Post-op infection rate 'higher than reported'
Patients recovering from surgery get infections far more often than is being reported, a study led by De Montfort University has found.
Infection prevention specialists are now calling on the Department of Health to bring in a clear and standardised system for hospitals to try to identify the true scale of surgical infections.
They said a study found "worrying inconsistencies" between hospitals in how surgical site infections (SSI) were defined and looked for.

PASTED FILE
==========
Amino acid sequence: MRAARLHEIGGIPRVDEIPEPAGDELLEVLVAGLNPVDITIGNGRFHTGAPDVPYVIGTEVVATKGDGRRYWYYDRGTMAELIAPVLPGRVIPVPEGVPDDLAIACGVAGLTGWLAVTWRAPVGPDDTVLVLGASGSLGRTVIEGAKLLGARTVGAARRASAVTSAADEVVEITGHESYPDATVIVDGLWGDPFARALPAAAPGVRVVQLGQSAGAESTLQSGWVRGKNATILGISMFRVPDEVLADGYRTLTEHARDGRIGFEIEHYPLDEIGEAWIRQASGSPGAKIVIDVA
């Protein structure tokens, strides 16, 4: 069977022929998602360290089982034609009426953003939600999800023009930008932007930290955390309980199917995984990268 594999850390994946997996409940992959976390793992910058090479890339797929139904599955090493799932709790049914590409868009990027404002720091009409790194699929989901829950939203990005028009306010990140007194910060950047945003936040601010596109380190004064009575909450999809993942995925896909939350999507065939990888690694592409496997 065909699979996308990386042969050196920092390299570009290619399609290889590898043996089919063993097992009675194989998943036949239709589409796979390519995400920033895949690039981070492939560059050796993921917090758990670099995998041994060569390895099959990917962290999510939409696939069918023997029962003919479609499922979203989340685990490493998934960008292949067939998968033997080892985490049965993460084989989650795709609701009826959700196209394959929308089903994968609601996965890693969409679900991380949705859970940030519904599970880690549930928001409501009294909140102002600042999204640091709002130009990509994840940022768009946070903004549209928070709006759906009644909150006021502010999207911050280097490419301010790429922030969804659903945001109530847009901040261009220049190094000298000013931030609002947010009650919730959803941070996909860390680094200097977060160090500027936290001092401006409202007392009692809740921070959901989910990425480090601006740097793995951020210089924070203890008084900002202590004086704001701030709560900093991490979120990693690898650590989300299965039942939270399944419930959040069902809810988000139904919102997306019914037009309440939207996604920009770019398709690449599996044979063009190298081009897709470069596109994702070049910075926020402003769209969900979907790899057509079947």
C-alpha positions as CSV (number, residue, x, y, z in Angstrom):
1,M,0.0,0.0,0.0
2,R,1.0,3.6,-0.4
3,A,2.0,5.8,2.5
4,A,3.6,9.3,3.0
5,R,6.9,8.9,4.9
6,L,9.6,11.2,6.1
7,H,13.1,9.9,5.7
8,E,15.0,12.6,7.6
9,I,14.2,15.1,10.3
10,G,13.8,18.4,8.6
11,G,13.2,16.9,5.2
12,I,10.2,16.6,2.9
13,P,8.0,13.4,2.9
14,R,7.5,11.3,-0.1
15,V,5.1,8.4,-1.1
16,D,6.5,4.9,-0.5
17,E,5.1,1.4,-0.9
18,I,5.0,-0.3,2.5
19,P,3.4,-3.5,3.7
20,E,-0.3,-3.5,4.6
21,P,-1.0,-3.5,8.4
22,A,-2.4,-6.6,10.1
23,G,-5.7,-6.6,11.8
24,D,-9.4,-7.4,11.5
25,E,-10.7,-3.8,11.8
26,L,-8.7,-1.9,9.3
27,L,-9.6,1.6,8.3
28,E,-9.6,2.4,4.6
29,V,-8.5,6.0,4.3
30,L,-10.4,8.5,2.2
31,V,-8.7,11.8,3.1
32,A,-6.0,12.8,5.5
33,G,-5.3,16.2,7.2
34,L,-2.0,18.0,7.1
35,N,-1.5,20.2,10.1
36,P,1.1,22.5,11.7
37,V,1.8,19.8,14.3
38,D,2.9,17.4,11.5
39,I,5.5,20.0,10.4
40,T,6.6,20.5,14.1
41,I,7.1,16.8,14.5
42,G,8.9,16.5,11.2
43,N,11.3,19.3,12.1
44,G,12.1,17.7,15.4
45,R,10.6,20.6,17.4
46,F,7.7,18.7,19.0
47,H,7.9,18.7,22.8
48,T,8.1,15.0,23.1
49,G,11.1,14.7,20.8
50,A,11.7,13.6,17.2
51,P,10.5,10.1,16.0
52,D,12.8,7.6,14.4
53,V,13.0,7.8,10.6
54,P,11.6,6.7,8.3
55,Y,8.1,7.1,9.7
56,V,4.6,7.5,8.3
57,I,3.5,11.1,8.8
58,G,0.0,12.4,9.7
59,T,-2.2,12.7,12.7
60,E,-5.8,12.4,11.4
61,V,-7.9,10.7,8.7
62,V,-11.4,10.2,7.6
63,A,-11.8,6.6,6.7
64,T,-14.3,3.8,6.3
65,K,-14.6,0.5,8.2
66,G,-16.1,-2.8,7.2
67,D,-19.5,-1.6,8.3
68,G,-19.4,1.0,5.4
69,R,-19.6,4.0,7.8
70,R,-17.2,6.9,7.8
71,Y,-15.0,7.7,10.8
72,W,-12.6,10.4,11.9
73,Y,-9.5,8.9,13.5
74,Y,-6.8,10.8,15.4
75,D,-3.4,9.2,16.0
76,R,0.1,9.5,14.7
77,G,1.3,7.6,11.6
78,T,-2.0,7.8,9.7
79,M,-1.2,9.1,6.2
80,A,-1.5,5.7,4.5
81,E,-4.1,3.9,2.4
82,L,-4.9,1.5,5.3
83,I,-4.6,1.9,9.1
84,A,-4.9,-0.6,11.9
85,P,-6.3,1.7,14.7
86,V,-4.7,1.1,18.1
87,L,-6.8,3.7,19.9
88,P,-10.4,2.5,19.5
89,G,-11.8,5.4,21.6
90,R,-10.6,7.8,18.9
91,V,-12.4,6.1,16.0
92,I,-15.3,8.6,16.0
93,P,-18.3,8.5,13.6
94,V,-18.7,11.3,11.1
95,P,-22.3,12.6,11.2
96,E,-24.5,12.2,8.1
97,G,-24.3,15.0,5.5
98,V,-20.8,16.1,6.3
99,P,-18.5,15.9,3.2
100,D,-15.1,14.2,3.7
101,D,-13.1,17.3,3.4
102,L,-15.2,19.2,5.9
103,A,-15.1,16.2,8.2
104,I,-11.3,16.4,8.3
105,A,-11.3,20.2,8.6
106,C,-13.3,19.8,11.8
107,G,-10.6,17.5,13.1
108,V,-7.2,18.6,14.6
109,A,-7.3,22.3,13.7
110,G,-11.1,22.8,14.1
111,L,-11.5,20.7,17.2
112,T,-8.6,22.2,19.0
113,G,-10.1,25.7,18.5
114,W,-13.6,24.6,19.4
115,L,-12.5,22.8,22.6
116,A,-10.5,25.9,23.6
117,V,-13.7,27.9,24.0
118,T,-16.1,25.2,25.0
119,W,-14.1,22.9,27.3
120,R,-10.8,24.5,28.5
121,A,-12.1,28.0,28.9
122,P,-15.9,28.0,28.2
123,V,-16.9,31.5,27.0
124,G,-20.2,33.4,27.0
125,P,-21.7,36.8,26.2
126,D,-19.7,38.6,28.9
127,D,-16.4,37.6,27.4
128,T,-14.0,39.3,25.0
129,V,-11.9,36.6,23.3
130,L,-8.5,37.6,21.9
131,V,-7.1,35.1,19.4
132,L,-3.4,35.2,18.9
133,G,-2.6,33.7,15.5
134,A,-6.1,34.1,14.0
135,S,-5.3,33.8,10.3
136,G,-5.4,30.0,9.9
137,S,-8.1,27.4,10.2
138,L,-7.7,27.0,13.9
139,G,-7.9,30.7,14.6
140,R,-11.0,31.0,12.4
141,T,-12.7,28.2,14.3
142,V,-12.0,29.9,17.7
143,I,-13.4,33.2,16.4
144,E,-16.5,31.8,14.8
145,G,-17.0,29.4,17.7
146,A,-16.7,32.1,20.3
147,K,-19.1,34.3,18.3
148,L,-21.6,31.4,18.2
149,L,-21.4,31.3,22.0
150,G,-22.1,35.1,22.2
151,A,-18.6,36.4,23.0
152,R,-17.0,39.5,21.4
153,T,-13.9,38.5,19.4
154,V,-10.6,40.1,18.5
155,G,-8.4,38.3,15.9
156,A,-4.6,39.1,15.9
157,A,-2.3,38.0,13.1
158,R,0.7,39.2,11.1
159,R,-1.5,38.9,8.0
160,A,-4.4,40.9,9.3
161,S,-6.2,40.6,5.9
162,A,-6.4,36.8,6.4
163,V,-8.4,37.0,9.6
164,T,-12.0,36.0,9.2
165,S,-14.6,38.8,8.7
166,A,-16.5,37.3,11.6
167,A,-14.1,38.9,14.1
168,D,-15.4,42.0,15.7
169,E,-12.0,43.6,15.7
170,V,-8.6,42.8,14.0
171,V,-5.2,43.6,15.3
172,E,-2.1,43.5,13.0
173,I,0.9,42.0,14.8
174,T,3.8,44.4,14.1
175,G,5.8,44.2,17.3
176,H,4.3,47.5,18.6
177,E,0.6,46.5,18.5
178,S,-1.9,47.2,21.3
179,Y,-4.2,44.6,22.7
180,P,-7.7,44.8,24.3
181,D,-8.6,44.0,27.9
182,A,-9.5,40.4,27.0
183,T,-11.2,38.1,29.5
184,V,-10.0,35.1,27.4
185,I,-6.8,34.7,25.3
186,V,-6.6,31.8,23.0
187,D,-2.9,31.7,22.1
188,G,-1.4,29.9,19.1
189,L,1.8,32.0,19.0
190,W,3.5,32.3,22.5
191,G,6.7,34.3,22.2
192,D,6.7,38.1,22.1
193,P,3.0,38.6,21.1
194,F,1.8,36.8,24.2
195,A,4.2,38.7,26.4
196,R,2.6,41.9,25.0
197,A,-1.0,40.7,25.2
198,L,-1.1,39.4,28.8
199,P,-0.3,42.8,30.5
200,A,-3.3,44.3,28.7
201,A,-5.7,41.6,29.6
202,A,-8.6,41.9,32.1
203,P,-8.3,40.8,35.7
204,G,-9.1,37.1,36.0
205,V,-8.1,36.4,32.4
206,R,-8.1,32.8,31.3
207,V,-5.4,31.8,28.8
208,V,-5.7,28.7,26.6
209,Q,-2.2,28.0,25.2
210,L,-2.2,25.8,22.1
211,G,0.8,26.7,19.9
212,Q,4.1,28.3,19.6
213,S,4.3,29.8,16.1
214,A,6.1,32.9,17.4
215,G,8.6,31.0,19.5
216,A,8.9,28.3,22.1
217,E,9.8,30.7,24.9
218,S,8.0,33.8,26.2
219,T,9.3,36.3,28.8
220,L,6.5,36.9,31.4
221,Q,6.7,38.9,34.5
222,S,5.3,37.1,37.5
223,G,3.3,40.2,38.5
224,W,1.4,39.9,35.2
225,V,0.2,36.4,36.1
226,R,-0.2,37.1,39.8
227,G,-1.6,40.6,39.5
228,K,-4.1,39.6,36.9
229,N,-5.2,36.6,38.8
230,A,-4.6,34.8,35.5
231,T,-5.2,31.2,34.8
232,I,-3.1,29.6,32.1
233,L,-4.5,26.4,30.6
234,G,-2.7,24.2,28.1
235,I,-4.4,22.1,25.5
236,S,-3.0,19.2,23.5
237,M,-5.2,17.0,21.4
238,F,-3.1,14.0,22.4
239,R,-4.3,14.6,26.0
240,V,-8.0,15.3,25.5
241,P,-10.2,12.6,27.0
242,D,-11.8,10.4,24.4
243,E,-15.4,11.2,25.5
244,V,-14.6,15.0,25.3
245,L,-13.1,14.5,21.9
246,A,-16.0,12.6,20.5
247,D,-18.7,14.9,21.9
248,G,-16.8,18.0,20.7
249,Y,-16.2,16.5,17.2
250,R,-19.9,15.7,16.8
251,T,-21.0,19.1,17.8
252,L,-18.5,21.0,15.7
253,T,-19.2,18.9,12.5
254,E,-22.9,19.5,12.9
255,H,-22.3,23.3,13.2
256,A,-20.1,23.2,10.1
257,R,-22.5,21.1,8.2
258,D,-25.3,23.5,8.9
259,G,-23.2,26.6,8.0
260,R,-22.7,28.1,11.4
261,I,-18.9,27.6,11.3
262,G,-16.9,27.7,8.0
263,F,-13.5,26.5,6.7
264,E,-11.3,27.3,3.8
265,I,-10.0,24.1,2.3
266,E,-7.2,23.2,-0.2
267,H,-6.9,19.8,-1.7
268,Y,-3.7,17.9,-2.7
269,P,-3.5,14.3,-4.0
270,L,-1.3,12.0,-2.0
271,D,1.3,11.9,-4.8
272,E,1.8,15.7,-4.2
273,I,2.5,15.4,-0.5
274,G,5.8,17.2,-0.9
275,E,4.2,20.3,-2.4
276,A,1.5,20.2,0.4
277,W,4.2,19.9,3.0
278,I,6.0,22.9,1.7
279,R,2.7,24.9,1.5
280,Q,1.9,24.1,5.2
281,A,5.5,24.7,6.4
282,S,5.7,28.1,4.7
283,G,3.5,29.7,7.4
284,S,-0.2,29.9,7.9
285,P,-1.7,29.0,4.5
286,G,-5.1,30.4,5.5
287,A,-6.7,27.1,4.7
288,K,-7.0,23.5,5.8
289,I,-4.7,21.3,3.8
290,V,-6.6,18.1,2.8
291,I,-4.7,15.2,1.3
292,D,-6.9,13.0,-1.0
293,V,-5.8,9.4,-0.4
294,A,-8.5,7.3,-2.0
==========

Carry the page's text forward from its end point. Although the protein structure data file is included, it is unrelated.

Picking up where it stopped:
Lead researcher Professor Judith Tanner said: "The national SSI surveillance system in England consistently under-reports the true scale of surgical infection and gives a false sense of security."
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Specialists from De Montfort, Southport and Newcastle universities sent a questionnaire to all 156 NHS hospital trusts in England asking how they collected and reported data on post-operative wound infections. Replies were received from 106.
Trusts which actively extended their surveillance to patients who had had knee replacement, after they had been discharged from hospital, reported an infection rate of 4.1 per cent.
Hospitals that did not look so hard reported a rate of 1.5 per cent.
Prof Tanner said: "There is an excellent surveillance programme at Leicester's hospitals. It is probably the best trust in the whole of England."